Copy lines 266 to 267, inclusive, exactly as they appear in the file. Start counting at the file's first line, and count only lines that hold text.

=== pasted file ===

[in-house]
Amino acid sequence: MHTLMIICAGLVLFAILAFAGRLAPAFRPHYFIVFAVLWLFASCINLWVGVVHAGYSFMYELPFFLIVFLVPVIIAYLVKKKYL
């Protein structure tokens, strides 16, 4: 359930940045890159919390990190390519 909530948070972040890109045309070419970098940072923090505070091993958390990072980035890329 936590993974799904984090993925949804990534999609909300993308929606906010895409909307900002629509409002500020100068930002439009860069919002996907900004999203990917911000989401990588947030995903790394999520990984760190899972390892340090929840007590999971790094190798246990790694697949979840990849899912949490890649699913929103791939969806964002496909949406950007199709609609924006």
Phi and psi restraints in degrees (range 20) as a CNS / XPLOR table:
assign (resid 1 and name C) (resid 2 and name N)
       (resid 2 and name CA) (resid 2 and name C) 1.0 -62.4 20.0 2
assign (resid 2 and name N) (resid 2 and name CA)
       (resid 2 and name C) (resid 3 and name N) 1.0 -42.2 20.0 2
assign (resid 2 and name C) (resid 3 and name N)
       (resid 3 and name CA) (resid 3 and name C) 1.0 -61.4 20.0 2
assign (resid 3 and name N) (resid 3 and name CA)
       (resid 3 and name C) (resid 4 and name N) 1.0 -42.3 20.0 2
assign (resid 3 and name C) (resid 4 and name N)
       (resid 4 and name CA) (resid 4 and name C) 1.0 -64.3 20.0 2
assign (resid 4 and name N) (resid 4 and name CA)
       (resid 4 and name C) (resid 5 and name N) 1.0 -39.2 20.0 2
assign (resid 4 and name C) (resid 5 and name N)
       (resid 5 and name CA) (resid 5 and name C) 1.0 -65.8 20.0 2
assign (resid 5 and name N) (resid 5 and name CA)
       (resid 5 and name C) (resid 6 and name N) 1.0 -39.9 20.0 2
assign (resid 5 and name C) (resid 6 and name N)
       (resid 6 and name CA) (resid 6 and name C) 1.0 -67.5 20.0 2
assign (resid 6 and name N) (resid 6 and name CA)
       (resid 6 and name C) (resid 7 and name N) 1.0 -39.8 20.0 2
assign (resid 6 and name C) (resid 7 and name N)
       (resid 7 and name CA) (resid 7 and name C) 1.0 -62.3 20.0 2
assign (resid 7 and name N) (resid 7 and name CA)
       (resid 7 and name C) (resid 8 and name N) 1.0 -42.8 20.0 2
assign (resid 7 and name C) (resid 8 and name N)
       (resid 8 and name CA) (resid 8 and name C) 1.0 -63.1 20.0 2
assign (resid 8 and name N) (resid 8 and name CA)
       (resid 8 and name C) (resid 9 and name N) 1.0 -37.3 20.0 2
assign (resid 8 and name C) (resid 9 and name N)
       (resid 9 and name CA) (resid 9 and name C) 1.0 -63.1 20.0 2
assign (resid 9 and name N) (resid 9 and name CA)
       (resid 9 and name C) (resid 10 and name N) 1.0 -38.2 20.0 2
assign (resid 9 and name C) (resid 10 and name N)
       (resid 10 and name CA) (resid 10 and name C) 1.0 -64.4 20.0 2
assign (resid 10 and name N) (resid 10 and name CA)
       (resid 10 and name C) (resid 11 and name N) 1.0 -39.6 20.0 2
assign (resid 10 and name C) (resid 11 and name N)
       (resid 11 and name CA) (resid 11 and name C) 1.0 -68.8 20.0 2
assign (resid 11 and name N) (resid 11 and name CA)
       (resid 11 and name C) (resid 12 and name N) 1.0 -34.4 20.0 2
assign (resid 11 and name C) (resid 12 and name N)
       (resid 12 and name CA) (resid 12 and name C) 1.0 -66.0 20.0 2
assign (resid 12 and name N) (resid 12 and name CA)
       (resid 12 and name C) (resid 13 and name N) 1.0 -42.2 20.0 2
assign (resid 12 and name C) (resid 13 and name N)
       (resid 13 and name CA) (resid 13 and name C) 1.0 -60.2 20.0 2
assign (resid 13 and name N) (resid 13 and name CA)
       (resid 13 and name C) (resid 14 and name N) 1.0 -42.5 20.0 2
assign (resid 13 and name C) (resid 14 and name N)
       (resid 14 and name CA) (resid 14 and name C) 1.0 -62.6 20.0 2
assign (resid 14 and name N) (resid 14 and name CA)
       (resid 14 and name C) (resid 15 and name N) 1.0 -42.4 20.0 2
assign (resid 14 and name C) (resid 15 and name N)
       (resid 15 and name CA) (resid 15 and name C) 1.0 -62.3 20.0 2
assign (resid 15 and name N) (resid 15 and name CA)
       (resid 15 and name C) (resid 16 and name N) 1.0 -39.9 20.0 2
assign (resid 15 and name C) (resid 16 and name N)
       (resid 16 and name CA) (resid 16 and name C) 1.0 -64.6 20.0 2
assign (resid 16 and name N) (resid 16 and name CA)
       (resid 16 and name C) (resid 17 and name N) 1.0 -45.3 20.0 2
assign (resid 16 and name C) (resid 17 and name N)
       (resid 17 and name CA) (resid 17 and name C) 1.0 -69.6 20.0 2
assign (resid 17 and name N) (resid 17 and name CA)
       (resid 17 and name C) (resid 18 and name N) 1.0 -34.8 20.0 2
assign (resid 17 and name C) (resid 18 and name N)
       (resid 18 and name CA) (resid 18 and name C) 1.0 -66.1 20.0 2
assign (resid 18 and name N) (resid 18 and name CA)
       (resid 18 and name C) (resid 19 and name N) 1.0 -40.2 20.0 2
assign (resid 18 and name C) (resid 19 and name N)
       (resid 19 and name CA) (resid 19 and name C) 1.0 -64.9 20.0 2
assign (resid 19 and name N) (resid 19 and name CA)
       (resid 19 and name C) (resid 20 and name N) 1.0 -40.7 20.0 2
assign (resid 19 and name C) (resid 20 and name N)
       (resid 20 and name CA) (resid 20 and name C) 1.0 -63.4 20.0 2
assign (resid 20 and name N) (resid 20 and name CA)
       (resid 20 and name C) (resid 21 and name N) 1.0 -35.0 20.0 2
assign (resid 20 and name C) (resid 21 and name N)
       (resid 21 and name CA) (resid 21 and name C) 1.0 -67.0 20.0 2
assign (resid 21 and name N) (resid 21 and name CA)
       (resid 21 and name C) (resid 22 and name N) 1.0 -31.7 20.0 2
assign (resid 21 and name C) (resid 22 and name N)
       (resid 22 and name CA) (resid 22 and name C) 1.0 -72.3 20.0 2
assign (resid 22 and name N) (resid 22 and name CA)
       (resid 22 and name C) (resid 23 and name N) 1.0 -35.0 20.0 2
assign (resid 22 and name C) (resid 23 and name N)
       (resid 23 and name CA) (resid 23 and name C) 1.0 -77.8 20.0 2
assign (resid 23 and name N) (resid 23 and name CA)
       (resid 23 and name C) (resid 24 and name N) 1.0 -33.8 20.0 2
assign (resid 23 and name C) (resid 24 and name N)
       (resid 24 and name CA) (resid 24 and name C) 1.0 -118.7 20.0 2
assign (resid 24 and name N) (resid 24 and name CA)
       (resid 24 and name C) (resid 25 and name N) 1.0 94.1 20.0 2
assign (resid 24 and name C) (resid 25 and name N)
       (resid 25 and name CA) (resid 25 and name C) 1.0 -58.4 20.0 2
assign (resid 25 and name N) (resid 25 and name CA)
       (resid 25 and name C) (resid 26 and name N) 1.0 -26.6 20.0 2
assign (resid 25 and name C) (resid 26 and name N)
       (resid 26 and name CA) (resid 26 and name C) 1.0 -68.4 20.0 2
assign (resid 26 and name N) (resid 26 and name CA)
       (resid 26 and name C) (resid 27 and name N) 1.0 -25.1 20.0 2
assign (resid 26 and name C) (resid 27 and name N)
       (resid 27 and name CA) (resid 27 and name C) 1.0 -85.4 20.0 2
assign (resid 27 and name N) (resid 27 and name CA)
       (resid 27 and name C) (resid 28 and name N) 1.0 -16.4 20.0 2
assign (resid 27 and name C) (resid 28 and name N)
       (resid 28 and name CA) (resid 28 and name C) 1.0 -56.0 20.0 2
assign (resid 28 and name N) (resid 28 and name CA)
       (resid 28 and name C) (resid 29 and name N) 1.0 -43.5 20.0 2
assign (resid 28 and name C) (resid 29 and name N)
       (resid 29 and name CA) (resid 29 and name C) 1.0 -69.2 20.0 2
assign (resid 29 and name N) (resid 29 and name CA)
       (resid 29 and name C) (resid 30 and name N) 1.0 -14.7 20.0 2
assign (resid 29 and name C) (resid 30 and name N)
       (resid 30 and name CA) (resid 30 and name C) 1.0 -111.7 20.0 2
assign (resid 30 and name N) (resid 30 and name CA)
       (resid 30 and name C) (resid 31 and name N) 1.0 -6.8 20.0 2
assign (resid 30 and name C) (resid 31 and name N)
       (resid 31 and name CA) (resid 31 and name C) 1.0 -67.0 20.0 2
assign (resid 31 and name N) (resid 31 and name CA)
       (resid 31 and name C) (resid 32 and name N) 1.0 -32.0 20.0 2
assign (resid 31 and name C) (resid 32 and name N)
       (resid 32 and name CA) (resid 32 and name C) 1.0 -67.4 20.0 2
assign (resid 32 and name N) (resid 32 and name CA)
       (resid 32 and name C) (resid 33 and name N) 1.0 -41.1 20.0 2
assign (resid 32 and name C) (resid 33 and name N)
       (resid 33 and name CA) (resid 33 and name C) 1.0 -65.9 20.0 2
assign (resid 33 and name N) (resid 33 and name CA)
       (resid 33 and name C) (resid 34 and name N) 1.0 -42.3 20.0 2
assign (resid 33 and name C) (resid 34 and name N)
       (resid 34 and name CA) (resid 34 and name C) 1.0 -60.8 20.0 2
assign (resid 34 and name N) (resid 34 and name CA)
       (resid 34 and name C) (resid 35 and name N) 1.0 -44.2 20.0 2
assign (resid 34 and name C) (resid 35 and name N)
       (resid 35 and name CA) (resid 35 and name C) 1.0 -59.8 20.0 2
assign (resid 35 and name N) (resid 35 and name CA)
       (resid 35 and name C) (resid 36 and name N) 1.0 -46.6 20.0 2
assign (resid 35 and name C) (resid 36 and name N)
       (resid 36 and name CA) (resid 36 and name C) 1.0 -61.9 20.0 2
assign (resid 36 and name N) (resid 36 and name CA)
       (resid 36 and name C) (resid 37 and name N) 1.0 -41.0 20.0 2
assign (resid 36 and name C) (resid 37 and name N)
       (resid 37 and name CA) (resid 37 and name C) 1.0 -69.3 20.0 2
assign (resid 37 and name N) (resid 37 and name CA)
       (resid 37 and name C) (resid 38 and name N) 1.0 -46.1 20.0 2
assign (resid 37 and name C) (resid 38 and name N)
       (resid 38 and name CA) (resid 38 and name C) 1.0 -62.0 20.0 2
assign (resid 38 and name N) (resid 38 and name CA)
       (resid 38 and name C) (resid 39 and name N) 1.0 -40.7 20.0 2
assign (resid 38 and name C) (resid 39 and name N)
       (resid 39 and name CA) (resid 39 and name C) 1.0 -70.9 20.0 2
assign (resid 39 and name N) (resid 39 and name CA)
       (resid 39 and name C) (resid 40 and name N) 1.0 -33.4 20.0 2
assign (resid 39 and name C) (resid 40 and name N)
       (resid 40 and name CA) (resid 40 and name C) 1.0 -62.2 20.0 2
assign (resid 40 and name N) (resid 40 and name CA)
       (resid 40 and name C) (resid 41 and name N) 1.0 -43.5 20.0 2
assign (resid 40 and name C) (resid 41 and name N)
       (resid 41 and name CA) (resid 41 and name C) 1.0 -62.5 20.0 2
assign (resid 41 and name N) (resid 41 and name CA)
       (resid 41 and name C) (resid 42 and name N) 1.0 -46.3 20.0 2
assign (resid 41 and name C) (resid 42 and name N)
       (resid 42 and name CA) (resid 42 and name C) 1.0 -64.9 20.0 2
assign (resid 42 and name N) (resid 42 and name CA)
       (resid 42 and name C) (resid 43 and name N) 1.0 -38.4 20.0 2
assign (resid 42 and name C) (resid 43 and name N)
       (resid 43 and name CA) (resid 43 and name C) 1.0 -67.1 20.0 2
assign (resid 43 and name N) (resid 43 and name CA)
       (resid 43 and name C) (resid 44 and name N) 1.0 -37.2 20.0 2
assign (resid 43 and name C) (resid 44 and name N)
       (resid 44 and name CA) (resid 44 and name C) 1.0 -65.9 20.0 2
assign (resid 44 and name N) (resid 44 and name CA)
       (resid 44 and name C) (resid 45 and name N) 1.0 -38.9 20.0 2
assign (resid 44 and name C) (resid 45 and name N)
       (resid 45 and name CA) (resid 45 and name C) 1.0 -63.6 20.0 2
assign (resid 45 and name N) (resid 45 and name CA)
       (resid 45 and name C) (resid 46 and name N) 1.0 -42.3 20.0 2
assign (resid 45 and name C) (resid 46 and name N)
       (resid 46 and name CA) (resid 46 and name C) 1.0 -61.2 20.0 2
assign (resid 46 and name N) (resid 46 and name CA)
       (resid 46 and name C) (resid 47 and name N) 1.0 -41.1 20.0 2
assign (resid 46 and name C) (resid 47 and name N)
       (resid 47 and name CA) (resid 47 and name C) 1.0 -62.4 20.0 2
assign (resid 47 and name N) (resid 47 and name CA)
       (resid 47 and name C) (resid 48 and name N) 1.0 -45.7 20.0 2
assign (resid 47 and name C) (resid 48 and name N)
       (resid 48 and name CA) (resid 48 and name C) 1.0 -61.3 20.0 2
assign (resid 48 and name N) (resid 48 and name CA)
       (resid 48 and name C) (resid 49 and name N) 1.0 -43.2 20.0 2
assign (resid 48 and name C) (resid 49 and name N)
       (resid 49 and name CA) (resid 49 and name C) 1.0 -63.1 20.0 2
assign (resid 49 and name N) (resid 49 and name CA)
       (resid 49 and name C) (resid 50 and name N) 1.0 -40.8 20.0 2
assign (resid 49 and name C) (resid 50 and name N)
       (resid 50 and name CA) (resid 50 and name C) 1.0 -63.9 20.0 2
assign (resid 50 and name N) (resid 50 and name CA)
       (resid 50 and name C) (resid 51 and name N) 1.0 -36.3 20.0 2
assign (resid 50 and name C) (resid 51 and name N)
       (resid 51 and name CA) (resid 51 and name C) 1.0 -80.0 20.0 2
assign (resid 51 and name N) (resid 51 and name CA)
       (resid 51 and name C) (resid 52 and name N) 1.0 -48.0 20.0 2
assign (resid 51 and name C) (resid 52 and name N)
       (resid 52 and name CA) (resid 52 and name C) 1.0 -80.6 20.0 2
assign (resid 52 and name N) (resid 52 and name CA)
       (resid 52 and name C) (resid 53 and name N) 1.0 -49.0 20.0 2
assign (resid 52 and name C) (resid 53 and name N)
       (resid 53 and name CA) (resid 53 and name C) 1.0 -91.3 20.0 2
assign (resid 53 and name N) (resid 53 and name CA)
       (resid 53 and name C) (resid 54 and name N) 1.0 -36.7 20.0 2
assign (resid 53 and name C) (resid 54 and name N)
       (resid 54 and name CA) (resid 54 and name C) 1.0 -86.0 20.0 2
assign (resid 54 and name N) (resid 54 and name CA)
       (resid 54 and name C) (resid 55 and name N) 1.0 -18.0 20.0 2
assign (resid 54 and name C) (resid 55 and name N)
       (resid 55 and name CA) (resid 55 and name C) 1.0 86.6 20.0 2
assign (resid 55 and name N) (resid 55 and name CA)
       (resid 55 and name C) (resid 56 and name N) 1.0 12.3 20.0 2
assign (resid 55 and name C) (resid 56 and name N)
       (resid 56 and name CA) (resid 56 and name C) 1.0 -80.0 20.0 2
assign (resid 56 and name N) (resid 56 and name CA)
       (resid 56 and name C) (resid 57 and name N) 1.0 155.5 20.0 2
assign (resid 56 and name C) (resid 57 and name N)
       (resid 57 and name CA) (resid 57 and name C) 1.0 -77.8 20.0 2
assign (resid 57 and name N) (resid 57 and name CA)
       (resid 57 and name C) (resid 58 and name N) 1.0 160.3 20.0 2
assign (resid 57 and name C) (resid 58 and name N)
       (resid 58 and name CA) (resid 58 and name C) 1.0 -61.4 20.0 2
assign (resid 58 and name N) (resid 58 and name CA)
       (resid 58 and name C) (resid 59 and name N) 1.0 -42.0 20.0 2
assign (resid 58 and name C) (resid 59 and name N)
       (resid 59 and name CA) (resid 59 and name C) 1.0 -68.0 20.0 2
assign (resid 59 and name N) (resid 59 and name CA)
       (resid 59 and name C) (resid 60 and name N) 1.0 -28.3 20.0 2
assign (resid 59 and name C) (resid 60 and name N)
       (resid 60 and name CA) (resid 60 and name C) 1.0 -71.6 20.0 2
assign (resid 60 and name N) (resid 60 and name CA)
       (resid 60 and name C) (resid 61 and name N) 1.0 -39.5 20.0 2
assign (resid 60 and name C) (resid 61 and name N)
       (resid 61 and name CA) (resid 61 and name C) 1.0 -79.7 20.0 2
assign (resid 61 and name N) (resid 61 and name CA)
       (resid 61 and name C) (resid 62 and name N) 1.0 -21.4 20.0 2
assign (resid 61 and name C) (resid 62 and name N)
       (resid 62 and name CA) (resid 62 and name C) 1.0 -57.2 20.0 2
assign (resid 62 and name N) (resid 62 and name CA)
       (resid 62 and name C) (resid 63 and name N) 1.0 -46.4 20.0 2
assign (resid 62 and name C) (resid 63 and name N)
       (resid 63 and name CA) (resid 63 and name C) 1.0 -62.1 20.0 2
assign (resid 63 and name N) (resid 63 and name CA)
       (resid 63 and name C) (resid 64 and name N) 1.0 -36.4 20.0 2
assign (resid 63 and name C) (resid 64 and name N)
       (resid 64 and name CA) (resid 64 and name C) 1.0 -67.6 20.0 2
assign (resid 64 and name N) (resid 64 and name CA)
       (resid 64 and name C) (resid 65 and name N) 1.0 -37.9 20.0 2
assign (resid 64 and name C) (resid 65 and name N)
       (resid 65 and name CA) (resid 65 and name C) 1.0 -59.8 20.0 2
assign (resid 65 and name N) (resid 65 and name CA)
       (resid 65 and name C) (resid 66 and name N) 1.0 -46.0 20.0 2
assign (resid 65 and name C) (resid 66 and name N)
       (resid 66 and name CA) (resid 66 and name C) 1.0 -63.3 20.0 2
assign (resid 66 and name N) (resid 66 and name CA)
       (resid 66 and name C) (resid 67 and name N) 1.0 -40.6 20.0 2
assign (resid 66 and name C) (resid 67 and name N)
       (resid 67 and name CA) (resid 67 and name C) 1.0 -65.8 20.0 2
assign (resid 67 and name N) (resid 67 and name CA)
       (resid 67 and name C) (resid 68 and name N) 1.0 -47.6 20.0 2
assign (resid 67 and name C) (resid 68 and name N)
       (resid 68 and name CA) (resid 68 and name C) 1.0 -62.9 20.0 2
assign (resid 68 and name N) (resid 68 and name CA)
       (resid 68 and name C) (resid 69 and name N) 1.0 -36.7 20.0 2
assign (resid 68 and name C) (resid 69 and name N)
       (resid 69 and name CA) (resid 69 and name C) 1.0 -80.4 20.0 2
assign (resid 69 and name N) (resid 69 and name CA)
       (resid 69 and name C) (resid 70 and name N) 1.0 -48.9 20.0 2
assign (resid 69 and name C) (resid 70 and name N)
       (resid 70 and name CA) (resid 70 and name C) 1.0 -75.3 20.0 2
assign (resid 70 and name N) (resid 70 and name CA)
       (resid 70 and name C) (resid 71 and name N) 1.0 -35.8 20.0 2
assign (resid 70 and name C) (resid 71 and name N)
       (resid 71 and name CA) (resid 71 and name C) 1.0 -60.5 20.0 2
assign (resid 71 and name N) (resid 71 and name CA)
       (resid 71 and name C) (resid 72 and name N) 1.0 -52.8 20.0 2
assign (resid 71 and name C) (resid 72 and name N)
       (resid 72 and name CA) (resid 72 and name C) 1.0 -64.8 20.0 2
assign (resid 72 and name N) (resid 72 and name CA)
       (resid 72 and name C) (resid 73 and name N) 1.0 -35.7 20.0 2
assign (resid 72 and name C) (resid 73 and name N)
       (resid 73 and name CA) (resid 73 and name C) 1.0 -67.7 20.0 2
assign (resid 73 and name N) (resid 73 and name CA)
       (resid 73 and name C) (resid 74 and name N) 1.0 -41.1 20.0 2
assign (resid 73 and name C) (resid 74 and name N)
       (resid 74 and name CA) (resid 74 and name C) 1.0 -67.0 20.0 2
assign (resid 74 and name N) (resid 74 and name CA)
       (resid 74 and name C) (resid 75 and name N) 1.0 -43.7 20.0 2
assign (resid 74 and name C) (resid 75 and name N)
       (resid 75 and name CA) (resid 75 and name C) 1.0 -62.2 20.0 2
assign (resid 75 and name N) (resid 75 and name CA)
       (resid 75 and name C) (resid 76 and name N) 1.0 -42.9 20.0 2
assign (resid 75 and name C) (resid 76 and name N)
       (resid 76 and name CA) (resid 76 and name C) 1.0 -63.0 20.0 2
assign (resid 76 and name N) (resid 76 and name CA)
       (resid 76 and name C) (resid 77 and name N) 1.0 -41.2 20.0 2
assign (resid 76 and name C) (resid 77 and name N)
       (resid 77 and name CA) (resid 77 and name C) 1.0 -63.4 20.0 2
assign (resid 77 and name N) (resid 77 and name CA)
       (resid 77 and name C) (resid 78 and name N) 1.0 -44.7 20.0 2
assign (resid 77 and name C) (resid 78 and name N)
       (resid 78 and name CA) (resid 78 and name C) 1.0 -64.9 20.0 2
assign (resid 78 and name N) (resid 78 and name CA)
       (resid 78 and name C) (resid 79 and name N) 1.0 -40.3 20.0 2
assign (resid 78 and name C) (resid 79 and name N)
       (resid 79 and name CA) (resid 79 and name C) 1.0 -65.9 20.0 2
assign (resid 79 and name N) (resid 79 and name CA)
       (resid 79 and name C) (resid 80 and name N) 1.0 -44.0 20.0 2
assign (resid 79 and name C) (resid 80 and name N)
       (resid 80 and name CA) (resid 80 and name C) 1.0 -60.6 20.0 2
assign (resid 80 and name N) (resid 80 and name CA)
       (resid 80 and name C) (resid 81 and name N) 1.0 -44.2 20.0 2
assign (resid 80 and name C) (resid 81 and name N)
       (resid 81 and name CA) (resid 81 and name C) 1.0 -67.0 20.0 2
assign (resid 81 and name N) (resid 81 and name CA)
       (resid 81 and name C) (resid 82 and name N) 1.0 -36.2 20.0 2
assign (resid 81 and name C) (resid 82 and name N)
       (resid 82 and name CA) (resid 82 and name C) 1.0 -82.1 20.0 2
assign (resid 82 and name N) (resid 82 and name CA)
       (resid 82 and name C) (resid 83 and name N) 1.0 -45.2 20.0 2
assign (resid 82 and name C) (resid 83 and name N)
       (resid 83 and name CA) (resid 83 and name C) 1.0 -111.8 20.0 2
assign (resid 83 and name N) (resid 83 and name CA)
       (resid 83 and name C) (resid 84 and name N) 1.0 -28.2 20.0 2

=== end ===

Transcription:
       (resid 67 and name CA) (resid 67 and name C) 1.0 -65.8 20.0 2
assign (resid 67 and name N) (resid 67 and name CA)